While investigating how to give good careers advice, we asked ourselves whether the Myers Briggs test, the world’s most widely used personality test, might be useful. We’ve concluded that it probably isn’t.
We wrote about why here.
More recently, we came across an excellent article on the Washington Post about the test.
The article makes several important points:
- Myers-Briggs is controlled by a family company. The franchise is worth $20 million per year.
- It was created by one woman, Isabel Myers, who was inspired by Jungian psychotherapy, rather than empirical work.
- It’s almost completely rejected by the academic psychology community. No major journal has published research on the indicator. This is largely due to point (2).
- The academic community instead uses the Big 5 test.
- The Big 5 doesn’t get promoted because it’s open source. There isn’t a company promoting it. It also doesn’t get promoted because it can tell you unpleasant things about your personality, whereas Myers Briggs is always positive.
- The academic community are often unwilling to criticise Myers Briggs, because (i) they are paid by Myers Briggs, or (ii) they want to work with and consult people using psychology in business, and have little to gain from criticising their current main approach.
These are all things that make us very wary about using Myers Briggs. It seems much better to use the Big 5 instead, which psychologists have developed as an empirically grounded and more complete measure of personality.
When we raise these points, the most common response is “but I find the Myers Briggs useful and I have gained self-understanding from it.”
Appearing to gain self-understanding from something is weak evidence it’s telling you something significant. People claim that horoscopes give them understanding.
It’s true that if we give people a bunch of questions about their preferences, we can turn these into a Myers Briggs score, and this score will be relatively stable over time. But all that tells us is that if you ask people this set of questions, they’ll tend to give similar answers each time you ask them. What have we really learned about their underlying personality? Their score is just a shorthand for how they’ll tend to answer a bunch of these kinds of questions. That’s a little bit useful, but there’s all kinds of other schemes we could use instead (which are also free!).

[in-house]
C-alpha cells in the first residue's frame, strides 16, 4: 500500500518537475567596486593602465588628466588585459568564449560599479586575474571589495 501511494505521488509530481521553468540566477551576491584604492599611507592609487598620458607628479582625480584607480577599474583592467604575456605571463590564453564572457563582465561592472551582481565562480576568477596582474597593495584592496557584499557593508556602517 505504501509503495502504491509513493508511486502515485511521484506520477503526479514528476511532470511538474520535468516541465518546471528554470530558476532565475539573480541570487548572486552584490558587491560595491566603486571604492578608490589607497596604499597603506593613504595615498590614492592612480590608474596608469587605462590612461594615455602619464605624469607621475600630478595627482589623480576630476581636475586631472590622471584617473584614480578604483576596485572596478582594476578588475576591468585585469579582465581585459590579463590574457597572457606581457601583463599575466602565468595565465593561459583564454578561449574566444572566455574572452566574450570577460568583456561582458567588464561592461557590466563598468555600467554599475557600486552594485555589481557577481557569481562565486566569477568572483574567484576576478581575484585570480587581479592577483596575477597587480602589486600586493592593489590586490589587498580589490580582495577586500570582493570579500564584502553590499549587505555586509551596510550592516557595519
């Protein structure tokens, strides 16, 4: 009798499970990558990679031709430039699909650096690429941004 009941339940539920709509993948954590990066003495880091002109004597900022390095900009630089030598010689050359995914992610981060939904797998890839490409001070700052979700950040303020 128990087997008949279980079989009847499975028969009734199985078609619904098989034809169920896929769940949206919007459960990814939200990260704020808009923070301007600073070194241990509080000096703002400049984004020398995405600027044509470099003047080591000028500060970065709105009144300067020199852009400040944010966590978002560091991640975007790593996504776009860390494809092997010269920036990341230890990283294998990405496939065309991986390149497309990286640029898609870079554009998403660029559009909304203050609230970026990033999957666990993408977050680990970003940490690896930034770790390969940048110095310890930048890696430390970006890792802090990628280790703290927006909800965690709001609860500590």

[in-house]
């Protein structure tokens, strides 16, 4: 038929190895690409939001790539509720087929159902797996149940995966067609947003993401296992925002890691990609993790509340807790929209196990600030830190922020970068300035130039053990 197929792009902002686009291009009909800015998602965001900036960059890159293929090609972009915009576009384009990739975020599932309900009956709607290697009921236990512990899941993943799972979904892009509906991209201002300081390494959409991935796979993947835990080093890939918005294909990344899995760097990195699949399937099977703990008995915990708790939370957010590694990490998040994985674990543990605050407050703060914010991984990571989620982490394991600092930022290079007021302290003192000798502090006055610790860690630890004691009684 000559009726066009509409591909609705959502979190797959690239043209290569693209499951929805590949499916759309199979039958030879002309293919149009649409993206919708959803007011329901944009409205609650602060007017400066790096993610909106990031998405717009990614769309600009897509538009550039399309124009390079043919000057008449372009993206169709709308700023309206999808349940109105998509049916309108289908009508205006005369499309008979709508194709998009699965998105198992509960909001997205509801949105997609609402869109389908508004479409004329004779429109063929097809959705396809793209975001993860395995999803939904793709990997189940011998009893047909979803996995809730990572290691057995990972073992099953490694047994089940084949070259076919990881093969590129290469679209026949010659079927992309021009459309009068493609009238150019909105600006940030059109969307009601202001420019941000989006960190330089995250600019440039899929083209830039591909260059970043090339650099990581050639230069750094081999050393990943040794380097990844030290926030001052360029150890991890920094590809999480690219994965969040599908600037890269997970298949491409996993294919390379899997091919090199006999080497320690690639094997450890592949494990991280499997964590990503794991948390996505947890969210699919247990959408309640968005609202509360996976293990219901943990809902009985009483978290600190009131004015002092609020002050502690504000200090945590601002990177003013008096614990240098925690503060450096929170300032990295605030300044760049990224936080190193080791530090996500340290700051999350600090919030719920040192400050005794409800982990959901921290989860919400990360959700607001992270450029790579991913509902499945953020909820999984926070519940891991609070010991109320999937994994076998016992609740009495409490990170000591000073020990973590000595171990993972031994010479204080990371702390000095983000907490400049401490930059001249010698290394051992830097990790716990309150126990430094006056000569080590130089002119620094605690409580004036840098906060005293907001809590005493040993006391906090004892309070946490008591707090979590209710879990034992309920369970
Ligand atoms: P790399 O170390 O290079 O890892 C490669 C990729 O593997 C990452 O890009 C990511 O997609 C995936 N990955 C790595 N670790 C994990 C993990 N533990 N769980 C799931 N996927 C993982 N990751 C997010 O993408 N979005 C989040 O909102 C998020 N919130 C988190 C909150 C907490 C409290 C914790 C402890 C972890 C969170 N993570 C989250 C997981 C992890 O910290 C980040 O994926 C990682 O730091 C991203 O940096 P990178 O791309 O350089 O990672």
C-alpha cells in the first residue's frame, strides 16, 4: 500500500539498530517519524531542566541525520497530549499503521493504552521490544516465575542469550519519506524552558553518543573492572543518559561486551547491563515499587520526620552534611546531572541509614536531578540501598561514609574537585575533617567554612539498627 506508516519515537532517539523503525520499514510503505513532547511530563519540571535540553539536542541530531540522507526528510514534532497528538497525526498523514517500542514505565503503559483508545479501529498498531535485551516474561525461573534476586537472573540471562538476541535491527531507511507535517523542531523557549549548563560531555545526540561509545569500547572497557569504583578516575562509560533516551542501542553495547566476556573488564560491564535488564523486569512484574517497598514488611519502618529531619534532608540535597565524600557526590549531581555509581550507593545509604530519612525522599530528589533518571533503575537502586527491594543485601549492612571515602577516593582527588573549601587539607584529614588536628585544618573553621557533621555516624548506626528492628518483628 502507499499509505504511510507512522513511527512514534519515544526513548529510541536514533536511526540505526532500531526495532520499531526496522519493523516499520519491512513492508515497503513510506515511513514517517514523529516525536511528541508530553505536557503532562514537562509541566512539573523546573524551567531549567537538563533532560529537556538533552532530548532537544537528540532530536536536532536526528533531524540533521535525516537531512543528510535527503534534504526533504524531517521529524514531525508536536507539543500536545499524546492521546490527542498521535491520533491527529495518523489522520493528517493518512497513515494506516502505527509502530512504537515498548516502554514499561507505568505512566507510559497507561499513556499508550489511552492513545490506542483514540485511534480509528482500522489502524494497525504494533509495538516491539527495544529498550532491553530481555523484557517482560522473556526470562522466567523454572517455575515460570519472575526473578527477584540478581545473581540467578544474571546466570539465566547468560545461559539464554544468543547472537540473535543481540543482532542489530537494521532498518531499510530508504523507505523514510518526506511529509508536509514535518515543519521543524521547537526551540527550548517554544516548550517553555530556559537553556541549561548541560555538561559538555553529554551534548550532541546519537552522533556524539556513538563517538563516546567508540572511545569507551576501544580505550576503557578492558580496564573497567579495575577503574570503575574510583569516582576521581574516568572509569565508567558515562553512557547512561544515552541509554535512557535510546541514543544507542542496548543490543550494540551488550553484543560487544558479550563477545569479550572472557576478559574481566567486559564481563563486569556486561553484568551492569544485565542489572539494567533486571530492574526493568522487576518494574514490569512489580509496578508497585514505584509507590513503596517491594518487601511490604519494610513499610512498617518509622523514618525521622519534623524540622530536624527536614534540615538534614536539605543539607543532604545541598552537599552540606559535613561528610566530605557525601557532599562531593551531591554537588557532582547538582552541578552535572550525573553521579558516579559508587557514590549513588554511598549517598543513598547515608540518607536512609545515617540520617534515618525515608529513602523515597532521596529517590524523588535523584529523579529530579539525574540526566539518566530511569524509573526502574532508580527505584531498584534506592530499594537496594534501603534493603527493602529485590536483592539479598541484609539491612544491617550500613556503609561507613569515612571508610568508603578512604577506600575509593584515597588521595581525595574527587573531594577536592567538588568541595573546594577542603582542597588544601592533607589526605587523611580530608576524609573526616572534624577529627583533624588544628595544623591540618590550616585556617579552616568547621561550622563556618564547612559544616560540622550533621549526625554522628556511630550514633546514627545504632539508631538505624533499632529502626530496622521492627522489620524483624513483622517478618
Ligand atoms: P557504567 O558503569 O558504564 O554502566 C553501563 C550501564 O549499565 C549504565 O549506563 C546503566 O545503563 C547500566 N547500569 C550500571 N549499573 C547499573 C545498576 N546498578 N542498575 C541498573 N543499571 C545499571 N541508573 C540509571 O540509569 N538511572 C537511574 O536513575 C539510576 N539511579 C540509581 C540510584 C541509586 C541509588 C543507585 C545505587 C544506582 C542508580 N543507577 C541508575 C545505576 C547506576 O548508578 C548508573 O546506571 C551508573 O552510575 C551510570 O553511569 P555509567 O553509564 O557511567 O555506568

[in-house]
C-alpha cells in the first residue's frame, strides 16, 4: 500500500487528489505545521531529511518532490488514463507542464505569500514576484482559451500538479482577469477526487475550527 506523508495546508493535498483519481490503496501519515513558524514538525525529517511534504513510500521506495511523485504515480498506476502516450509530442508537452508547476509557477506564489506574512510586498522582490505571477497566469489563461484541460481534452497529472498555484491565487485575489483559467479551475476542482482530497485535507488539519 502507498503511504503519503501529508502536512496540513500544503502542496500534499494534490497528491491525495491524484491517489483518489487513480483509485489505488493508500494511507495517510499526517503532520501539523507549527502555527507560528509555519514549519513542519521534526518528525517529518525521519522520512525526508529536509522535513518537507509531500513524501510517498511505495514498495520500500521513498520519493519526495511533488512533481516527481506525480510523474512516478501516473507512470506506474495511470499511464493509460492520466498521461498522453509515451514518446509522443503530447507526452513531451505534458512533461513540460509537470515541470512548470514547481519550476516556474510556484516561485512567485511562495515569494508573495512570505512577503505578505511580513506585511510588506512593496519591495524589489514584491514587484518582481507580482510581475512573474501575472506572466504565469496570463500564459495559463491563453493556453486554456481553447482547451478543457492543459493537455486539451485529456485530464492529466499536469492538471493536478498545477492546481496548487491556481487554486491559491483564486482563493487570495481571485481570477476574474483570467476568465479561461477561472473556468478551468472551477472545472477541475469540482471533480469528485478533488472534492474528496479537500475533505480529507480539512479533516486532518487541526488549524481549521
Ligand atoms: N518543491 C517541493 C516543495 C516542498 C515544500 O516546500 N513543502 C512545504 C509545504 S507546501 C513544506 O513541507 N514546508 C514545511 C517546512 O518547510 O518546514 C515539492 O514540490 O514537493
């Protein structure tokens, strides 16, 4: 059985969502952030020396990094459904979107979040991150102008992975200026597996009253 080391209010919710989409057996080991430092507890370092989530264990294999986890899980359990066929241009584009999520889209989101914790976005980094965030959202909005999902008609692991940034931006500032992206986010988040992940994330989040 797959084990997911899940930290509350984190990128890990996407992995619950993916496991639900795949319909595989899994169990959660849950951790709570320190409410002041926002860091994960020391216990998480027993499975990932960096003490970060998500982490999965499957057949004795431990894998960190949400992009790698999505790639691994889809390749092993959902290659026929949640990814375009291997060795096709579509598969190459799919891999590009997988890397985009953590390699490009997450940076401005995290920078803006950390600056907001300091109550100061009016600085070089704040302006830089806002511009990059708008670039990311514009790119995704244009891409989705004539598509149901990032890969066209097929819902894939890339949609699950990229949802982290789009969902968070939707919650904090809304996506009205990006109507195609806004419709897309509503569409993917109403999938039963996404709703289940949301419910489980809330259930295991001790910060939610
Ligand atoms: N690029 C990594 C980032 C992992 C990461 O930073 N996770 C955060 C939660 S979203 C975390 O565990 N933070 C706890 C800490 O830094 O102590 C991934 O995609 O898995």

A good categorisation of personality should enable you to make predictions about how people will behave in new circumstances. If the Myers Briggs is going to be useful in career choice, then we’ll want to know that certain types of people will do well in certain types of job. We don’t have any information of this kind with the Myers Briggs. Proponents of Myers Briggs advance lots of theories about what works with each type (e.g. ‘you should engage with feeling types by addressing their emotions’, ‘INTFs will get on best with ENFPs’), but none of this is tested.
Combined with the lack of an empirical grounding to the theory and bad incentives around it (i.e. aimed at making money rather than getting to the truth), there seems very little reason to expect these claims to hold up on further testing. (An anecdote is very weak evidence for these types of claims, where it’s very difficult to demonstrate causation). Indeed, it’s hard to show that even far more rigorously developed personality tests tell us anything useful about which careers will suit you.
The Big 5 traits, on the other hand, have been tested against a bunch of real world outcomes. For instance, conscientious people tend to have a larger output. People with high openness tend to be more creative. Agreeable people are better at team work. 1 The Big 5, in other words, can do everything the Myers Briggs can do, and it can also tell you new things about how people are likely to behave in the future. So, if you’re going to use a personality test, we’d recommend this one.
You might also be interested in:
- Our research on finding a job you’ll love
- Does fitting in at work matter?
- Intelligence matters more than you think
Notes and References
- See a summary of the literature in “Select on Conscientiousness and Emotional Stability” ( MURRAY R. BARRICK AND MICHAEL K. MOUNT ), Chapter 2, E. Locke, Handbook of Principles of Organisational Behaviour ↩